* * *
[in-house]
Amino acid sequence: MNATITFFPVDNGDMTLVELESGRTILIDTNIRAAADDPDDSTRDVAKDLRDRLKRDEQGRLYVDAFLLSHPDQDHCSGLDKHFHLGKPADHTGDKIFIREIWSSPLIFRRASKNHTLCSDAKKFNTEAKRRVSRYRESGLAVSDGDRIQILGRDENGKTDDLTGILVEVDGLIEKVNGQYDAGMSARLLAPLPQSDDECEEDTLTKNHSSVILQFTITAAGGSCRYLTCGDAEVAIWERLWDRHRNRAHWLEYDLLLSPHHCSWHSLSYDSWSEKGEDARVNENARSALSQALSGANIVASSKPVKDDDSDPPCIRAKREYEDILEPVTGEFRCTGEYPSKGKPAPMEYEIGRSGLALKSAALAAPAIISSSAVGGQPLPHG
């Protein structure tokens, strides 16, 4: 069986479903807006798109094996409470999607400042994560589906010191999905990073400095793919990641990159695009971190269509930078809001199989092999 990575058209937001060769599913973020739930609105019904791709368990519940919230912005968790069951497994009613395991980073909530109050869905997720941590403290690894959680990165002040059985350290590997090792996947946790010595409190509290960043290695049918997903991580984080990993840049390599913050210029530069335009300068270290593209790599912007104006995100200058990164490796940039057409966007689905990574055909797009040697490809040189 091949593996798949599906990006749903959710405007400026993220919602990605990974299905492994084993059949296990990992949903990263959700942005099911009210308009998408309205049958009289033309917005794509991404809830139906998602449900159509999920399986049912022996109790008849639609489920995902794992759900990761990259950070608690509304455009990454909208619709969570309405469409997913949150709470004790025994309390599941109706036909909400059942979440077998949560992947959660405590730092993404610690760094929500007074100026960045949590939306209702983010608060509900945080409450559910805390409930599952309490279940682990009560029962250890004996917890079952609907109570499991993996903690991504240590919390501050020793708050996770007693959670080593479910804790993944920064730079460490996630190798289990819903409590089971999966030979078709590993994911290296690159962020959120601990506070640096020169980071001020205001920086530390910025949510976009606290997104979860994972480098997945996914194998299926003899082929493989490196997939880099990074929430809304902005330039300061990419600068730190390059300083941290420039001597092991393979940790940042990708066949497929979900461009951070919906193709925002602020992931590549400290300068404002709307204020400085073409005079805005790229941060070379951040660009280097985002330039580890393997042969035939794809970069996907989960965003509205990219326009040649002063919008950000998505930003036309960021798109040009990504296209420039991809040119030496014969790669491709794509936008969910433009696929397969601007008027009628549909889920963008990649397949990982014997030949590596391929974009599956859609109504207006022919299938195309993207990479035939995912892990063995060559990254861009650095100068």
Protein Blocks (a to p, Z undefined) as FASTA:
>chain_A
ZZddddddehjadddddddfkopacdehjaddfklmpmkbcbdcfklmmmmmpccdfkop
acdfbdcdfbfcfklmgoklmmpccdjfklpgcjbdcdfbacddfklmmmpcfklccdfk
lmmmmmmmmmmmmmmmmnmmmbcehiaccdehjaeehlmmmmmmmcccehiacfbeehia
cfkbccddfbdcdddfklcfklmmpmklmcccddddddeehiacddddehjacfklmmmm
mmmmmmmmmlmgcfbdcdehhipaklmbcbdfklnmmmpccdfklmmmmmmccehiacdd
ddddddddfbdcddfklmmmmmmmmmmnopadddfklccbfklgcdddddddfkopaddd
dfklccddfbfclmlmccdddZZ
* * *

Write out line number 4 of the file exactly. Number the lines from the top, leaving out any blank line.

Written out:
Protein Blocks (a to p, Z undefined) as FASTA: